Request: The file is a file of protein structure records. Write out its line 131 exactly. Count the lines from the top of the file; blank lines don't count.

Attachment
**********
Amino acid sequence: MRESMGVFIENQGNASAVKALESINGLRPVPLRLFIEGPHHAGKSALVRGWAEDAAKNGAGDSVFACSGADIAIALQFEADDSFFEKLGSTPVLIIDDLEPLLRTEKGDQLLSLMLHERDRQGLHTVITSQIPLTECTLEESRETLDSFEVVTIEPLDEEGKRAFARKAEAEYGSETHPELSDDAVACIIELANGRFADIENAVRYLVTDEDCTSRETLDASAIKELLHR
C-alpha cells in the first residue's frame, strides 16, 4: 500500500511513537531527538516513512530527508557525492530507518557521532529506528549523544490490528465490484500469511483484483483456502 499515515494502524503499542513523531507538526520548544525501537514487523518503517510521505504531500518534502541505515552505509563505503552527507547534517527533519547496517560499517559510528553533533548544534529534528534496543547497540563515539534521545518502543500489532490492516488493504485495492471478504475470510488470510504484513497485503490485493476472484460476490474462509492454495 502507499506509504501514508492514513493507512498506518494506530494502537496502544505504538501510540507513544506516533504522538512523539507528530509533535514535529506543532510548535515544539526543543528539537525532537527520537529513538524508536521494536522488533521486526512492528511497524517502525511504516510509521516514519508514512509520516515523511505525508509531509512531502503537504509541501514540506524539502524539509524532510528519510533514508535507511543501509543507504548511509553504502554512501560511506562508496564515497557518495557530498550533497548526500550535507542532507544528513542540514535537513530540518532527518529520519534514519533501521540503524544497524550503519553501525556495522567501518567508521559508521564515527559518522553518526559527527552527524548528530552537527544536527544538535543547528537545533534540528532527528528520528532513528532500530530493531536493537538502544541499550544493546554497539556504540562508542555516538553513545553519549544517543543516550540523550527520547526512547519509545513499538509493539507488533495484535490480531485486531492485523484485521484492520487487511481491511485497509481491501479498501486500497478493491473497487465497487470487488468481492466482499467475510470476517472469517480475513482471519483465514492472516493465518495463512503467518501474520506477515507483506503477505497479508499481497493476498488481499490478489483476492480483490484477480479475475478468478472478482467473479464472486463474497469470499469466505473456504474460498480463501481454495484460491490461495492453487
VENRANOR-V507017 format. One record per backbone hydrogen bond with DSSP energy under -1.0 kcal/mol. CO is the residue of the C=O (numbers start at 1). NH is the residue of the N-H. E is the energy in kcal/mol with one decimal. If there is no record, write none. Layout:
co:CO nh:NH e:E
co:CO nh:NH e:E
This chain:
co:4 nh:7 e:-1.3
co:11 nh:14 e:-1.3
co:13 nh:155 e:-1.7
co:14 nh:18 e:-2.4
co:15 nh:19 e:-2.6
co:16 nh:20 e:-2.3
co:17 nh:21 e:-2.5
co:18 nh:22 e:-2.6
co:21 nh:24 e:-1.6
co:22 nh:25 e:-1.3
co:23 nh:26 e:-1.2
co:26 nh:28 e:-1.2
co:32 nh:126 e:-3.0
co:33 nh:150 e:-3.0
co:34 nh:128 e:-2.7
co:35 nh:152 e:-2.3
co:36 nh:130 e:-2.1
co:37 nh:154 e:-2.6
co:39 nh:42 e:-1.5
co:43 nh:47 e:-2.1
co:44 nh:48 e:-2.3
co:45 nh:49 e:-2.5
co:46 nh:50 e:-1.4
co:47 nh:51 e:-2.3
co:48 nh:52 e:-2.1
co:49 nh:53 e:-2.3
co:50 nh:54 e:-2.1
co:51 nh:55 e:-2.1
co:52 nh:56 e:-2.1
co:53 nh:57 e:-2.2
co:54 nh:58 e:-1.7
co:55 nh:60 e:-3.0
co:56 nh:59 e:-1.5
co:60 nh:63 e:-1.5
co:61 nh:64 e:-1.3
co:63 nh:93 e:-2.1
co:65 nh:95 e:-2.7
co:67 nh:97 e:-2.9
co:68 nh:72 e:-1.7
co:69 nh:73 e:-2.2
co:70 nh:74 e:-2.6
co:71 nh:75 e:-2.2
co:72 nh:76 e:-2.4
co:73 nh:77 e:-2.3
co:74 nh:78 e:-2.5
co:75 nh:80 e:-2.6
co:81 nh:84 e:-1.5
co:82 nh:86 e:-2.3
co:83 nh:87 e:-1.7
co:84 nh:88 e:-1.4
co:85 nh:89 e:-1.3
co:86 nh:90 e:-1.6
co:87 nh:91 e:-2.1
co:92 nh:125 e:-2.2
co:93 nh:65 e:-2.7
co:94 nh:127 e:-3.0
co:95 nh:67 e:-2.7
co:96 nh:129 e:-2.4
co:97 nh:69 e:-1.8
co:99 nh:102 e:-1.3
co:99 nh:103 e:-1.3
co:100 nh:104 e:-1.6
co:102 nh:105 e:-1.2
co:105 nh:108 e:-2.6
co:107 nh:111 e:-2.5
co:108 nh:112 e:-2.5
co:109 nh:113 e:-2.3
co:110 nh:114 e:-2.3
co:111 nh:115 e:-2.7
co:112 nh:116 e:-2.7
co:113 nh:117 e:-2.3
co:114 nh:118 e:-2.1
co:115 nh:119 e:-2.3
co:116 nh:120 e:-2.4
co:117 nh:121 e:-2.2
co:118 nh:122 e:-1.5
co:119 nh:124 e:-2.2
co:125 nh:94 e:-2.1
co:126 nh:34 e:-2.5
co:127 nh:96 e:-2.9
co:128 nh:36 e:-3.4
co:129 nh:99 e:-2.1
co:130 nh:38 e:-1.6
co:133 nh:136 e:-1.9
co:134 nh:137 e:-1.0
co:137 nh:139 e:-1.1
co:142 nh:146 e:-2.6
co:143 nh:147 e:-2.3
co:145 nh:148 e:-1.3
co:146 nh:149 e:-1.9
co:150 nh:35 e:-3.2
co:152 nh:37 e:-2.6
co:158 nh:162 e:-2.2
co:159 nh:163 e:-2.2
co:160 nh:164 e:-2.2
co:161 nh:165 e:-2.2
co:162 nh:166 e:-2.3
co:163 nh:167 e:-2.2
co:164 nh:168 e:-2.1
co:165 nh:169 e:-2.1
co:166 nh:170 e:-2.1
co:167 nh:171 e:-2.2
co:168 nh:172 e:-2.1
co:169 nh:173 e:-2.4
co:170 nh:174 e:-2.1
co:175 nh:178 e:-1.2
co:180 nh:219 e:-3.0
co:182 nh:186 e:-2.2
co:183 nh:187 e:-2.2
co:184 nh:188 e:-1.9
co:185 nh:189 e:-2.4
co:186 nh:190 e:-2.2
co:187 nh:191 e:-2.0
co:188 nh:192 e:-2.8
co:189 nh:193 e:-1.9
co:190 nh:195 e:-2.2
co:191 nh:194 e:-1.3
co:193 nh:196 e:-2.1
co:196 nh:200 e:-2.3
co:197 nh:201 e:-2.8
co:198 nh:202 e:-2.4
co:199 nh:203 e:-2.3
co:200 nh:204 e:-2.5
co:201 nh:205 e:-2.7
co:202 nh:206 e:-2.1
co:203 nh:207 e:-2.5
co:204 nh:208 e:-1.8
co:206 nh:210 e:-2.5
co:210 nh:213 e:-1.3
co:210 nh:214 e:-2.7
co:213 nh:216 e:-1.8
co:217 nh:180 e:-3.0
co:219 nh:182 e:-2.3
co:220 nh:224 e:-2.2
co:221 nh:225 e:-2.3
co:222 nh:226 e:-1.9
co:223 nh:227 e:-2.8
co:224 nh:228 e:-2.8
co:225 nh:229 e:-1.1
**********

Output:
co:202 nh:206 e:-2.1